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not by the emperor, unless his holiness first approve of it . And when this council were convened, observe their stile, viz." We, here assembled by the grace of God and favour of Constantine our prince, beloved of God'*". When this council was called by the sole order of Constantine, he also sat amongst them as president; the bishop of Rome was not there, but sent two deputies, stiled presbyters. But fo far was he, by his depuţies, chief there, that the first bishop, who opened the matter and

gave his opinion, was Eustathius bishop of Antioch; and in the sixth canon of that council for ranking and ordering of bishops in their places, no mention is made of the pre-eminence of Rome to any other city, but this general phrase used, That every church shall retain her due bonour t.

The number of bishops in this council were 318, befides vast numbers of presbyters, deacons, acolothists, &c. Eusebius tells us, that some came to the council with worldly views of gain ; and Theodoret, that others were subtle and crafty, and of a quarrelsome, malicious temper, which appeared immediately upon the opening of the council; for, notwithstanding the emperor was present, who admonished them to lay afide all their differences, and to enter into measures of union and peace, they fell to grofs reflections on each other, and raised great disturbances, insomuch that he was obliged to interpose his authority, and with much perfuafion filenced them. !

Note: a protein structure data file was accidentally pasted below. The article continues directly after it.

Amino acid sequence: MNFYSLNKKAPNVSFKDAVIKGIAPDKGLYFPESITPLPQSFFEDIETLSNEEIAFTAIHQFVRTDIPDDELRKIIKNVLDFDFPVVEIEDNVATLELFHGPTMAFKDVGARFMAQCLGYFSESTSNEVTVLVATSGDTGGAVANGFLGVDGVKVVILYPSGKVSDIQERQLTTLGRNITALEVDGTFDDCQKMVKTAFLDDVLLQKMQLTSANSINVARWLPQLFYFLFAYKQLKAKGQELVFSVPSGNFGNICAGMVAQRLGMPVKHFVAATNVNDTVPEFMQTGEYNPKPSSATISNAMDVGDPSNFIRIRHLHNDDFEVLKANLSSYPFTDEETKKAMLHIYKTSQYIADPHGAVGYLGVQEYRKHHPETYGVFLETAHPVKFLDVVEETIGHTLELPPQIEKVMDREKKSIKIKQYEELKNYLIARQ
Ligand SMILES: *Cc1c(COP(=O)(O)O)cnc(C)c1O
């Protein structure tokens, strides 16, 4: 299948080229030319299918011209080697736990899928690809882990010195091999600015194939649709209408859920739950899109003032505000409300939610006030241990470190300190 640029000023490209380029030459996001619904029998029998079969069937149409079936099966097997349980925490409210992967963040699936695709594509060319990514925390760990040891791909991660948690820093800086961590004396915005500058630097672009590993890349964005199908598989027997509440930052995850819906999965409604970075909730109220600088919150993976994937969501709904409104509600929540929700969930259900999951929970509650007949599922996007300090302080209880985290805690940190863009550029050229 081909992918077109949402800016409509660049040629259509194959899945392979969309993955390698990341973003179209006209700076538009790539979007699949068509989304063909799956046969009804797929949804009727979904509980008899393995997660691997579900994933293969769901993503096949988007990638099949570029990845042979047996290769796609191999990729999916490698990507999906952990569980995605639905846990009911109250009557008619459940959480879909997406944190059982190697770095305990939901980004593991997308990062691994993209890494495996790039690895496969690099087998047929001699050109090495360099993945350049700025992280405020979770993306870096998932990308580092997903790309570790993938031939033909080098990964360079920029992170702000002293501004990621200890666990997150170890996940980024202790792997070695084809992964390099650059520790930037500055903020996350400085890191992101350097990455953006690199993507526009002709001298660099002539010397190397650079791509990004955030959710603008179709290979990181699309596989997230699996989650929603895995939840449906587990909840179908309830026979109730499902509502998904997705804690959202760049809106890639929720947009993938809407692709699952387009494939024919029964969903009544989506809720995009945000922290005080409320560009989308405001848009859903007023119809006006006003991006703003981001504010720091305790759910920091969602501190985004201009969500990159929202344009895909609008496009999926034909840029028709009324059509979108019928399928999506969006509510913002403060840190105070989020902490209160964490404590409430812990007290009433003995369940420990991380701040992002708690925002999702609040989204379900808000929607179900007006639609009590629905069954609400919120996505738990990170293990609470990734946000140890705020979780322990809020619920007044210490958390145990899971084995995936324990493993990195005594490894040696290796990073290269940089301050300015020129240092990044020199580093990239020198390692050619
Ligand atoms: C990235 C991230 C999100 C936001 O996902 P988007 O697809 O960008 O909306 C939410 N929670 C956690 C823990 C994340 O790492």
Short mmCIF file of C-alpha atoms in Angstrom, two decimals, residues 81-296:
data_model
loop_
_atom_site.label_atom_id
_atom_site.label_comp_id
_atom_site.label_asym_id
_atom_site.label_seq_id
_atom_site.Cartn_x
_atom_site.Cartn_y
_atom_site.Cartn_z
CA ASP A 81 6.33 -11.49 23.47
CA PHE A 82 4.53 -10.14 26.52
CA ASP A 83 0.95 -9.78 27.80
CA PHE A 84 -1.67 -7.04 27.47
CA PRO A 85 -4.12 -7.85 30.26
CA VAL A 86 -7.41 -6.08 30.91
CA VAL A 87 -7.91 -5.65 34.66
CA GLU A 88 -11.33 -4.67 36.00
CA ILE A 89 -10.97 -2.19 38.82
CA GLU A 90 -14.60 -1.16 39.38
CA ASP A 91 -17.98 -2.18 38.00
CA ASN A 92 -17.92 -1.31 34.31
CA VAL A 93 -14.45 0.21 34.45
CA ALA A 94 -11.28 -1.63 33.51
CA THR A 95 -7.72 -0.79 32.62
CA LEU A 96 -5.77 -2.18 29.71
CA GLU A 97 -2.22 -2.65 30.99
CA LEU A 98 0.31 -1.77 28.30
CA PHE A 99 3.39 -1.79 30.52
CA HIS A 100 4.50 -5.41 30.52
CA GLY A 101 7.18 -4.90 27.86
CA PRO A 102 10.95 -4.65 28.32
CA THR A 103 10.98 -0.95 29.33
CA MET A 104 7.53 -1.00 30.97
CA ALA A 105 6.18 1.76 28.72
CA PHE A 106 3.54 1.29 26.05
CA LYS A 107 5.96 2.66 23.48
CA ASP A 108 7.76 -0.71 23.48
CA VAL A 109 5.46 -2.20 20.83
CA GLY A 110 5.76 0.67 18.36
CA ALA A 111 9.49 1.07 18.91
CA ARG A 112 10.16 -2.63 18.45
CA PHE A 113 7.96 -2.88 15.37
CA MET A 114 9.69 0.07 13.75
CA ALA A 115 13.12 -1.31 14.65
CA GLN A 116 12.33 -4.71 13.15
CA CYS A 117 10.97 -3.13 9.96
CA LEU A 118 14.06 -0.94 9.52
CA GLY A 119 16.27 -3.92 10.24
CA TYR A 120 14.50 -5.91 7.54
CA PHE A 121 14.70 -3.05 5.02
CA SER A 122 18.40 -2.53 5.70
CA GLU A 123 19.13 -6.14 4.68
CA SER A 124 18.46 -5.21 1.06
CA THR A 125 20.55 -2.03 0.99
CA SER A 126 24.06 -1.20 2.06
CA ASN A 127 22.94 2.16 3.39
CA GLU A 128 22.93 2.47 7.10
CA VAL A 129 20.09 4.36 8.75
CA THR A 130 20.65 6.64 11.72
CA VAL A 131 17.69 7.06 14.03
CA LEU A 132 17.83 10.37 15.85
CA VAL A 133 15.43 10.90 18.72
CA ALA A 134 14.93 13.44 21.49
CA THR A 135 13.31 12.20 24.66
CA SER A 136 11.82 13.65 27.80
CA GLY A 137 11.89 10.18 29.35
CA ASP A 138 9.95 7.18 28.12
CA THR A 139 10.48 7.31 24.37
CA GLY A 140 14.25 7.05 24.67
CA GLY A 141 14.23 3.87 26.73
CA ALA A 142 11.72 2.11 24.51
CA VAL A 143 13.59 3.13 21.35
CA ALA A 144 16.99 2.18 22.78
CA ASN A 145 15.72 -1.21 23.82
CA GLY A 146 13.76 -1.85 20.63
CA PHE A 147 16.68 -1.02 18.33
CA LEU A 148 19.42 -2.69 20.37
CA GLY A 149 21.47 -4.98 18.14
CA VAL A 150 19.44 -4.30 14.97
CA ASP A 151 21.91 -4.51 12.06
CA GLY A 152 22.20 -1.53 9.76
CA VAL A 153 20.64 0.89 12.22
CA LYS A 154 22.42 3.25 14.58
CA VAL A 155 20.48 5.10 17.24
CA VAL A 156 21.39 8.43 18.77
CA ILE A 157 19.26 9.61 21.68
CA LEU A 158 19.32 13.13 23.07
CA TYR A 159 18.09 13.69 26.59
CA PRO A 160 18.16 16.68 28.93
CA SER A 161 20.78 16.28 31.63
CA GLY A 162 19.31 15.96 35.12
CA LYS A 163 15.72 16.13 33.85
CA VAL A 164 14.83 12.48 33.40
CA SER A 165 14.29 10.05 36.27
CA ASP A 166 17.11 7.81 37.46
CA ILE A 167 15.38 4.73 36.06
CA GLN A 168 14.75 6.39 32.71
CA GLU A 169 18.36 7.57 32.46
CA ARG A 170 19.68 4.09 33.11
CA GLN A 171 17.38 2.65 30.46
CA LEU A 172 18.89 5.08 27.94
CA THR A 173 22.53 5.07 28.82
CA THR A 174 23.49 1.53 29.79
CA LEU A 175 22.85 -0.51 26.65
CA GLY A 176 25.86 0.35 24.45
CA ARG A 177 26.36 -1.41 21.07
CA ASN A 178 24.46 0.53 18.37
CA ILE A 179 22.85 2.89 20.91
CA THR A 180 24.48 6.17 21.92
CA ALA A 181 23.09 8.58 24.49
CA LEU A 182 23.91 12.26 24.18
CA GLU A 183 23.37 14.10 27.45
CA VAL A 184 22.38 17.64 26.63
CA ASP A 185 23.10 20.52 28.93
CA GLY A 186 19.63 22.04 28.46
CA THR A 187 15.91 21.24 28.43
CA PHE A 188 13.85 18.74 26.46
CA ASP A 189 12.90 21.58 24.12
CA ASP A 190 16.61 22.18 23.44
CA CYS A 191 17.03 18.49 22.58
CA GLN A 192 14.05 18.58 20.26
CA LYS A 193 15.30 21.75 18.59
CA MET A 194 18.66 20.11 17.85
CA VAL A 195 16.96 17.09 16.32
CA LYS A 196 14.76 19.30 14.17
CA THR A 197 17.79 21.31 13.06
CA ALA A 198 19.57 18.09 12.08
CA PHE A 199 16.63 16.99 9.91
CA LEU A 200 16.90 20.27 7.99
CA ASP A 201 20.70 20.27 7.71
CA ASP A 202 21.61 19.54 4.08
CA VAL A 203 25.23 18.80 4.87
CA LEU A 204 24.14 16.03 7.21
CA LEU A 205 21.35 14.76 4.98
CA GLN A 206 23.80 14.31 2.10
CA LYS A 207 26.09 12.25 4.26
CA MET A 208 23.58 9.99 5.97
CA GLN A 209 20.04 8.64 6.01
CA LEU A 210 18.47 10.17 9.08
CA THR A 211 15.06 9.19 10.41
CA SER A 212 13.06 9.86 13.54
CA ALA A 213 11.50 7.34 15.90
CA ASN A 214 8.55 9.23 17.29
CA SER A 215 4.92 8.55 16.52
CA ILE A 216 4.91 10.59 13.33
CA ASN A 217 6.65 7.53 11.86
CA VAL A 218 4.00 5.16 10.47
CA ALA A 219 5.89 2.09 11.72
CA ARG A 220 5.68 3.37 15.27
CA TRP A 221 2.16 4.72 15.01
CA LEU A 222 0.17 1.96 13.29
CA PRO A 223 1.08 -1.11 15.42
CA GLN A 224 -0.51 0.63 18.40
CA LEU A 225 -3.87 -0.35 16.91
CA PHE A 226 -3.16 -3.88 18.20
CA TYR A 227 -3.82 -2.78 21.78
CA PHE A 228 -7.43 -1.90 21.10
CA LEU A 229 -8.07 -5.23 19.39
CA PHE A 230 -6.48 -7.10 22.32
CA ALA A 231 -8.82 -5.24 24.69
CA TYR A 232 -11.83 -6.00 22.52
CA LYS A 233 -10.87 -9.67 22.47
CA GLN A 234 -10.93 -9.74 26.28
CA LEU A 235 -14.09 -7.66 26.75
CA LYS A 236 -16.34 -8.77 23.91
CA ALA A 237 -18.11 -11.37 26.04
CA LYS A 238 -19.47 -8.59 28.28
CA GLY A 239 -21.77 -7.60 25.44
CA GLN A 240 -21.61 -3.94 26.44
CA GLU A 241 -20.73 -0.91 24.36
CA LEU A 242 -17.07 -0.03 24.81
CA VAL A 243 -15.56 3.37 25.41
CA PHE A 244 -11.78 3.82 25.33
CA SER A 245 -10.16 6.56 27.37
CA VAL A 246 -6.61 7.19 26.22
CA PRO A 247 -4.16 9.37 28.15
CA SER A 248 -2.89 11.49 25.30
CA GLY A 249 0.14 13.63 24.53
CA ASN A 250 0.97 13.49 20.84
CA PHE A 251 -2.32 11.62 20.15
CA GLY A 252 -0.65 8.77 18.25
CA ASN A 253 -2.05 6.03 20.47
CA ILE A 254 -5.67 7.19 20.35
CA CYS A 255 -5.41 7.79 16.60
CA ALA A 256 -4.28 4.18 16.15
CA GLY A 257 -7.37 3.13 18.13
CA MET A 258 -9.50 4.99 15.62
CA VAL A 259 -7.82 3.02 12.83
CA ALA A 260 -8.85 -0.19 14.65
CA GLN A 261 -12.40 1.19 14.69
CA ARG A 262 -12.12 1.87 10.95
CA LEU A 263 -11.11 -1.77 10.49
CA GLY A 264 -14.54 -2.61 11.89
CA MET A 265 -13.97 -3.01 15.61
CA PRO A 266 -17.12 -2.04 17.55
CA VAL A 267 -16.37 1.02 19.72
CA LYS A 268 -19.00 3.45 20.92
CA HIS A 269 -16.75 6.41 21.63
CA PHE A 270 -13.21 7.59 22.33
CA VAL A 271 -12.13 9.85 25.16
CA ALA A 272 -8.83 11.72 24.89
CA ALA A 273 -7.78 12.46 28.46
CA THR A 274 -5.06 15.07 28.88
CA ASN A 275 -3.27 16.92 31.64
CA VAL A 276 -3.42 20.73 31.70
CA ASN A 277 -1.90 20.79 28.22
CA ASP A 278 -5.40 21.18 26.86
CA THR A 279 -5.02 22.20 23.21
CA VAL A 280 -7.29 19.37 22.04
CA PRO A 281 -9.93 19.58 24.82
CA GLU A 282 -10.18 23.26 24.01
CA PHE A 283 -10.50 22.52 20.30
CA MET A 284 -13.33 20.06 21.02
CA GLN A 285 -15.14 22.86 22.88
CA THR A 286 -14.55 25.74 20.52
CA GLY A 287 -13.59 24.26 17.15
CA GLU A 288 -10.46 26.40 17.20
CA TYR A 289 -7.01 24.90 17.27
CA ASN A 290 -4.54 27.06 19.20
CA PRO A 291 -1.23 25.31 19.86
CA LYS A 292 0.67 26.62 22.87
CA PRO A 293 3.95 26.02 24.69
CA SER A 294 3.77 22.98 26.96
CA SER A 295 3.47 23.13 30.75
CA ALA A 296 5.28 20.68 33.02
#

When the emperor had brought them to fome tem per, they fell in good earnest to creed-making, and drew up and subscribed that which, from the place where they were affembled, was called the Nicene ||.


Lib. i. de Conc. c. xii. See Hift. of Popery, vol, I, p. 25. * Vid. A&t. Concil. Nic. vol. i. + Theodoret, lib. i. 7.

# This creed was composed at this first general council of Nice, A. D.

325, but it received many additions and alterations at the second general council, at Constantinople, A. D. 381, and thereføre might be more properly ftiled the Constantinopolitan creed :


By the accounts of the transactions in this affembly, given by Athanasius himself in his letter to the African bishops, it appears, that they were determined to infert in the creed such words as were most obnoxious to the Arians, and thus to force them to a public separation from the church *: and when those of the Arian party proposed in writing to the fynod the form of faith they had drawn up, the bishops of the orthodox side no fooner read it than they gravely tore it in pieces, and called it a spurious and falfe confession, and after they had filled the place with noise and confusion, universally accused them of betraying the doctrine according to godliness; and when the Arians would have consented to forms of expression that were general and leaft exceptionable, the orthodox party would admit of no other phrases than, That the Son was consubstantial and of the same substance with the Father ; and notwithstanding the Arians urged, that this expression was un. scriptural, the orthodox would not admit of